Voila!

Some notes about what I’ve done:

1. When I originally optimized `aliquot-sum`, I slavishly followed (or thought I did) his implementation and thus mimicked his use of `Math/round` and `Math/sqrt`. This is cool, but then you have to add 1 to the resulting number to begin to check for factors. Why not just use the equally valuable `Math/ceil` function? Thus, instead of deciding which way to round based on the size of the floating point number, we just always round up as high as we can go.

2. The use of `Math/round` allows us to get rid of the `(+ 1 …` code, which makes the whole step sightly more readable, IMHO.

3. I pulled `factor?` out into it’s own function and now my `filter`s read very nicely.

4. I’ve removed the slow implementation of `aliquot-sum` but left `classify` as a function who’s guts can be replaced. If someone else wants to come along with some sort of elliptic curve factorization algorithm that I can’t even begin to understand, they are officially my guests.

My implementation thinks a little differently about the problem than Neal apparently wants to, but like I said I find his implementation to be a bit repetitious.

Functional Testing

Neal begins by documenting some of the changes he thinks functional programming can bring to your testing.

I started off by copying his initial implementation as directly as I could.

1. I use `map` instead of a for loop, because for loops suck.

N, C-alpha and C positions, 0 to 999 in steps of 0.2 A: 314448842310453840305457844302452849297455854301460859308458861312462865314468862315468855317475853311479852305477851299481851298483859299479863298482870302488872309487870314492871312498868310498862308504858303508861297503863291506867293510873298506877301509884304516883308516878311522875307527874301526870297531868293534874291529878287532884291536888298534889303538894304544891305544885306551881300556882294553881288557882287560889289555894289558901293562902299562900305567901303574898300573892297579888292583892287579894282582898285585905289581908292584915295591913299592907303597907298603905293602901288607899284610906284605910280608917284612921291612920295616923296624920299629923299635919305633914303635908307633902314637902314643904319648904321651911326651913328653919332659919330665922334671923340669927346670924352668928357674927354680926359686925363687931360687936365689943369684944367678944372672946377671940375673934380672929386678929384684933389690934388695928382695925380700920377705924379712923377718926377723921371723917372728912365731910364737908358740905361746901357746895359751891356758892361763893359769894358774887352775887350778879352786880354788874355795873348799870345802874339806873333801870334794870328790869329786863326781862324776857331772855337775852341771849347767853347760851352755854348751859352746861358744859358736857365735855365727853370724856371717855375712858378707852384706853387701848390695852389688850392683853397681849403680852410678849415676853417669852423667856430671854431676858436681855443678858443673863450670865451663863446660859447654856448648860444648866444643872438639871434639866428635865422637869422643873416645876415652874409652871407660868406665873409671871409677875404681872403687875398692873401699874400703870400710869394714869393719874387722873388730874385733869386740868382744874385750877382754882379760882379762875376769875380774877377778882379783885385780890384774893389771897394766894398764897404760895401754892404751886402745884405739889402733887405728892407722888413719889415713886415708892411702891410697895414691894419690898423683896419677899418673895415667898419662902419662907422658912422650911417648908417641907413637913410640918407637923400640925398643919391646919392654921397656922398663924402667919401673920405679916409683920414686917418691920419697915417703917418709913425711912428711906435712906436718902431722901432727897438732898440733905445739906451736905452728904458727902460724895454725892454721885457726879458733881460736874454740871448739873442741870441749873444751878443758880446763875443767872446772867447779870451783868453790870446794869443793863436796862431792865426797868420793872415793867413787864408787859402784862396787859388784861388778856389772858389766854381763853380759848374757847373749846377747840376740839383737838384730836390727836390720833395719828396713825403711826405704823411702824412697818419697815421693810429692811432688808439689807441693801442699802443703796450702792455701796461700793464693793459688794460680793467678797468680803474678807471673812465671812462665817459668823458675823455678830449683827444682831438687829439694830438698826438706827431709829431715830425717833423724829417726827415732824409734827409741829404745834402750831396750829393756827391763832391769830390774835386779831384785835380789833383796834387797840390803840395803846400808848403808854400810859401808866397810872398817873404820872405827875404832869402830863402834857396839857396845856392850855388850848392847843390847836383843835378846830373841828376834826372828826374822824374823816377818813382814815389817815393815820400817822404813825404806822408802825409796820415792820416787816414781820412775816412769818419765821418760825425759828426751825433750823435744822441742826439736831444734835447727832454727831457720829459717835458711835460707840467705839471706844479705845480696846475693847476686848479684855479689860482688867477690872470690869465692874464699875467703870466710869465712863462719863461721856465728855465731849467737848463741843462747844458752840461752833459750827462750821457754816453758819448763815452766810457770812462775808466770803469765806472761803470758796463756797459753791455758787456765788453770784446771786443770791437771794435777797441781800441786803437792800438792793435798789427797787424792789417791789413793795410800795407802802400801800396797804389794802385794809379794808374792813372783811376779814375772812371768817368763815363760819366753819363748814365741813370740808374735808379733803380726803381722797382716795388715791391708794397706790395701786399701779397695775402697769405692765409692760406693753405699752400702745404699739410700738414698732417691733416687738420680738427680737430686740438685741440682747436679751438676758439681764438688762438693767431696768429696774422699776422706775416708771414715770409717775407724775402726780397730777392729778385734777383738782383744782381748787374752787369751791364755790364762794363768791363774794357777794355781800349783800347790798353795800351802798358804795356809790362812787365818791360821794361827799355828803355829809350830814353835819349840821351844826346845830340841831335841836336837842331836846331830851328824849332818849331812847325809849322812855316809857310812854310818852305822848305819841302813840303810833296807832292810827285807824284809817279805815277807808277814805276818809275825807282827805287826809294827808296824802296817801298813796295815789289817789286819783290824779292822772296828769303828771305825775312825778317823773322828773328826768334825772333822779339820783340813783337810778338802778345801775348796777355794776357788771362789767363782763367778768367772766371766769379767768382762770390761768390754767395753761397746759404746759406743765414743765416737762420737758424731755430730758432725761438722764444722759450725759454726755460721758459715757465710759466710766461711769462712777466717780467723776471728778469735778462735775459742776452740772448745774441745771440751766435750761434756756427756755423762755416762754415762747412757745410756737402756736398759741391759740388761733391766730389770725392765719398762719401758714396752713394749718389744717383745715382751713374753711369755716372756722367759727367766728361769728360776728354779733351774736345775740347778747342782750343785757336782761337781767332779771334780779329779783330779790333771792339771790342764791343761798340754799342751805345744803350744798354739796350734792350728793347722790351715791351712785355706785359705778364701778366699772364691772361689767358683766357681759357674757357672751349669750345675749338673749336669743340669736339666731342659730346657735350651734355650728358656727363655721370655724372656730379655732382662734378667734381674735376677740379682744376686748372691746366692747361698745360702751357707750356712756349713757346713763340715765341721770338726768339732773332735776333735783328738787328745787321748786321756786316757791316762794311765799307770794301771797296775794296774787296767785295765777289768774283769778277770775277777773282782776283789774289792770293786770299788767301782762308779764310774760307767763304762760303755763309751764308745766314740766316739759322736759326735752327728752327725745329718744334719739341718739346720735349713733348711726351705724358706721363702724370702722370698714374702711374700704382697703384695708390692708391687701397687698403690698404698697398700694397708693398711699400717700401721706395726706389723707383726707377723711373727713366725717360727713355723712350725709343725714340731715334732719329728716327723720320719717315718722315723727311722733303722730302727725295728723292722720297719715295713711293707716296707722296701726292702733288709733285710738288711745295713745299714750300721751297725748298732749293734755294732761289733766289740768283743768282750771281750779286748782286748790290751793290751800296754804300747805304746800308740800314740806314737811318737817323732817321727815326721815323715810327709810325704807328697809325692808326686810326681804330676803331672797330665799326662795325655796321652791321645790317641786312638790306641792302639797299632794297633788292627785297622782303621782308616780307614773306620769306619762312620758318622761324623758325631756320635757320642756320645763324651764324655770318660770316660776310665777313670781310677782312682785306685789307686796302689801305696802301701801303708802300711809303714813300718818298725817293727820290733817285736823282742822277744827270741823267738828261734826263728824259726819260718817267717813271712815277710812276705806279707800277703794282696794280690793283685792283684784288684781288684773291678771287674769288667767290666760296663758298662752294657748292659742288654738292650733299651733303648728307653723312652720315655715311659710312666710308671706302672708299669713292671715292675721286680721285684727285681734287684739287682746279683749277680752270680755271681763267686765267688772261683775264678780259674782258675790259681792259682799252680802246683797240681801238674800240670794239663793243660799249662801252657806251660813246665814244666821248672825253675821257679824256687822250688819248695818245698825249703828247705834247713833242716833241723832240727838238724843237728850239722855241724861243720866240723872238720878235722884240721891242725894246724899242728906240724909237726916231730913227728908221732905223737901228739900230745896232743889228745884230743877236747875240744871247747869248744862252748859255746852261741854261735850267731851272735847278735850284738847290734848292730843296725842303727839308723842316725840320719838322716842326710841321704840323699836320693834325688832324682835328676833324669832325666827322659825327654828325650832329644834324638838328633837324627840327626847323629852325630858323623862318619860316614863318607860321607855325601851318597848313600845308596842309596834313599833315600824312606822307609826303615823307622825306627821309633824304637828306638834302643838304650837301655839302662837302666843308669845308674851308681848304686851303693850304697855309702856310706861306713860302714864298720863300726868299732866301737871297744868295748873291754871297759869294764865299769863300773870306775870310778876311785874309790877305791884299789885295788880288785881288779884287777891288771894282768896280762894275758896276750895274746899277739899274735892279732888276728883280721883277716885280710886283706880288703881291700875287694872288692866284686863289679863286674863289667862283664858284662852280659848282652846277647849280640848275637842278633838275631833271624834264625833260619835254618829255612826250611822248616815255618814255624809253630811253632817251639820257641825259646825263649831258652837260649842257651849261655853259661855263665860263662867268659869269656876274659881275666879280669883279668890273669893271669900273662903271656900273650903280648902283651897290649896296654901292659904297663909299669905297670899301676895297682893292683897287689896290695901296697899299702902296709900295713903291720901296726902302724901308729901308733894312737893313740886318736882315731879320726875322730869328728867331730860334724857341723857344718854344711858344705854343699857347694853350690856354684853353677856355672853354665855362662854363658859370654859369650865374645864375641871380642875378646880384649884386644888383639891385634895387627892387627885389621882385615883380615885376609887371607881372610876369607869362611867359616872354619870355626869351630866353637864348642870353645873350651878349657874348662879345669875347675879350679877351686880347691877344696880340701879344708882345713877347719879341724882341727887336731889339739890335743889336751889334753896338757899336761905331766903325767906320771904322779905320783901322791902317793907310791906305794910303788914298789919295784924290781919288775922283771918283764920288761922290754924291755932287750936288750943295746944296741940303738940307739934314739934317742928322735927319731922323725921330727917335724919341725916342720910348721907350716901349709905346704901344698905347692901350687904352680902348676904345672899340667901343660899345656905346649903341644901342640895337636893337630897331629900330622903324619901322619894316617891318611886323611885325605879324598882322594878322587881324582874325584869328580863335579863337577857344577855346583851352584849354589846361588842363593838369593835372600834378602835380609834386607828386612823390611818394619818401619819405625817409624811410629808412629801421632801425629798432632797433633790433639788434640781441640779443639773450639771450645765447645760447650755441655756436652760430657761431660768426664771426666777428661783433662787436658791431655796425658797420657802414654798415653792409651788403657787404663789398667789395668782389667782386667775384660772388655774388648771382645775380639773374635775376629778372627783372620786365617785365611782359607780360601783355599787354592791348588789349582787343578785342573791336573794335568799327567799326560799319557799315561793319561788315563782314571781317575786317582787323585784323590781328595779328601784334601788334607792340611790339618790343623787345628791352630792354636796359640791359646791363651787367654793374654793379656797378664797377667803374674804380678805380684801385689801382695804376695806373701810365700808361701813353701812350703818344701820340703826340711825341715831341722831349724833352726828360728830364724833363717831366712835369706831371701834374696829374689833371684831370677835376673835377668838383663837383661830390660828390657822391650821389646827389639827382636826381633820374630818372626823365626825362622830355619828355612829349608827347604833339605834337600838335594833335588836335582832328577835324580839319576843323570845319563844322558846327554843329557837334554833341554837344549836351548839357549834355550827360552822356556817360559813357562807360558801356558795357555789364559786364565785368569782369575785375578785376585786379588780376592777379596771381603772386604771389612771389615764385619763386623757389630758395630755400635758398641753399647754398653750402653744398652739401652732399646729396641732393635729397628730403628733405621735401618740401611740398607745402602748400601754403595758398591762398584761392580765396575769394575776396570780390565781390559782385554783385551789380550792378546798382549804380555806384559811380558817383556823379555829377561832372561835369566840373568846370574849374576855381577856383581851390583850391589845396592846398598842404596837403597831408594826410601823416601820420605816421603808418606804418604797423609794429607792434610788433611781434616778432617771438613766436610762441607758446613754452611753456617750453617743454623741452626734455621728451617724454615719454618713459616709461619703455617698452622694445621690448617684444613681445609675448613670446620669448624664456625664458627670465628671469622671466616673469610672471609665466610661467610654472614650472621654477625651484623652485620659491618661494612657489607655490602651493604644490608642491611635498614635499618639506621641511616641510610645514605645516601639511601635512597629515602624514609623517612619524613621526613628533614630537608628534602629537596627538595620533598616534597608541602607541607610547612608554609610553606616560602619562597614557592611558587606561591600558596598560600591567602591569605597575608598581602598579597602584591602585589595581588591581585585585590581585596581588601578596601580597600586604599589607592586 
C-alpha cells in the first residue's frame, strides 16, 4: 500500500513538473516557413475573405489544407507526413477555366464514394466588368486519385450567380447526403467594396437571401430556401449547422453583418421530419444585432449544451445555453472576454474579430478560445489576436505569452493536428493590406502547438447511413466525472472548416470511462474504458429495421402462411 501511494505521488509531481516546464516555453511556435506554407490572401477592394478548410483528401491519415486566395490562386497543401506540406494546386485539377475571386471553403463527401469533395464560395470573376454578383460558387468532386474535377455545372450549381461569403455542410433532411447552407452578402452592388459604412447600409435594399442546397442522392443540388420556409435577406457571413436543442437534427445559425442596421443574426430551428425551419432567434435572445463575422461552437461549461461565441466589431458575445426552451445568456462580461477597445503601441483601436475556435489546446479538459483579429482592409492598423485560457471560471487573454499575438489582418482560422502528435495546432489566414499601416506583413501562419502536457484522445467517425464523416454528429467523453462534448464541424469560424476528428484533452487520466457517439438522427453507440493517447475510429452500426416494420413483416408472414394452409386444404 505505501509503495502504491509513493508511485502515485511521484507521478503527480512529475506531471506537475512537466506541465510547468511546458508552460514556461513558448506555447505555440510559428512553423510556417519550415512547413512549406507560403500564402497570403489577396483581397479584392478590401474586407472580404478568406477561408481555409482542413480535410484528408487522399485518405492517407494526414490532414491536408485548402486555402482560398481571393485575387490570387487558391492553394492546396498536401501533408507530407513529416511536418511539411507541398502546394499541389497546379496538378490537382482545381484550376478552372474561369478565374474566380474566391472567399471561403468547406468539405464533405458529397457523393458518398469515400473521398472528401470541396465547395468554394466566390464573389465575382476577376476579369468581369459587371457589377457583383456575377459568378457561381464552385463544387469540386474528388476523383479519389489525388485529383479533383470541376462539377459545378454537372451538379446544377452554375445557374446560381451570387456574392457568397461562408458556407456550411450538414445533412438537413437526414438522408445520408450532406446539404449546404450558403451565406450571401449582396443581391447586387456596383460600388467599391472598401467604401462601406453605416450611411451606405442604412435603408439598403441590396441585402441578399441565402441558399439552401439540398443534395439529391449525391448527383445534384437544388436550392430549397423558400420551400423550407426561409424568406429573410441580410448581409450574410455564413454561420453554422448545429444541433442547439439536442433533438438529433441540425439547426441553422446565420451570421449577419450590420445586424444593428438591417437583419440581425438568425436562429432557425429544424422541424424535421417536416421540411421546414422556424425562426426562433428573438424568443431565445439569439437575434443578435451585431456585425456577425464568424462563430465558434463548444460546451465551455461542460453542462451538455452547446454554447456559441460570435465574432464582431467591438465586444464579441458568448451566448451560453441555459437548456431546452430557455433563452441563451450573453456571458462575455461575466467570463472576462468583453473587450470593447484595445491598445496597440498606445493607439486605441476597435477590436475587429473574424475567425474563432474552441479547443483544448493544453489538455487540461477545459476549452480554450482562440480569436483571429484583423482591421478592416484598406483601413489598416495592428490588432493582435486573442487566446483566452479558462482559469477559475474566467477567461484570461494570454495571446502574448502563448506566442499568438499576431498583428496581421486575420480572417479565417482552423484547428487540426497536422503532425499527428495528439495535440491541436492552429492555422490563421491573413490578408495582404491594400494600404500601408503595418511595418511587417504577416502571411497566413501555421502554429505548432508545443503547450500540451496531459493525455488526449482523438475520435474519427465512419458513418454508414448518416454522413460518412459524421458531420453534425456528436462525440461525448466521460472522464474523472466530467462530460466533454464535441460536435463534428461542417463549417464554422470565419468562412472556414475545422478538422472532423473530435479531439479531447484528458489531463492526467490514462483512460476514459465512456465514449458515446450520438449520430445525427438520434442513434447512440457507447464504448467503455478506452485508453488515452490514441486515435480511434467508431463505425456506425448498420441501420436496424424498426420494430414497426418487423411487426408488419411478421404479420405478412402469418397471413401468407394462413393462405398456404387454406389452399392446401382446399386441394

2. The `#(...)` construct is a reader macro that allows for very succinct anonymous function definition. I’m avoiding it more and more now that I know about `partial` and `comp`.

3. Clojure supports branching!

4. This will result in over 10,000 tests running, which is a little slower than necessary.

So I refactored immediately.

1. I didn’t like that `if` form in the original code. An easy way to get around that is to use the sequence manipulation functions to get a slightly more declarative solution. Now, I classify all of what I expect to not be perfect in the range 1 to 10000 and verify that none of them turned out to be perfect.

2. `#{...}` is the notation for creating a hash-set literal. I also `apply` `hash-set` to the range so that I can `disj` them.

Turns out that Neal wasn’t super happy with his implementation either, specifically because of that for loop. He transformed his thinking as well and here’s my implementation of that: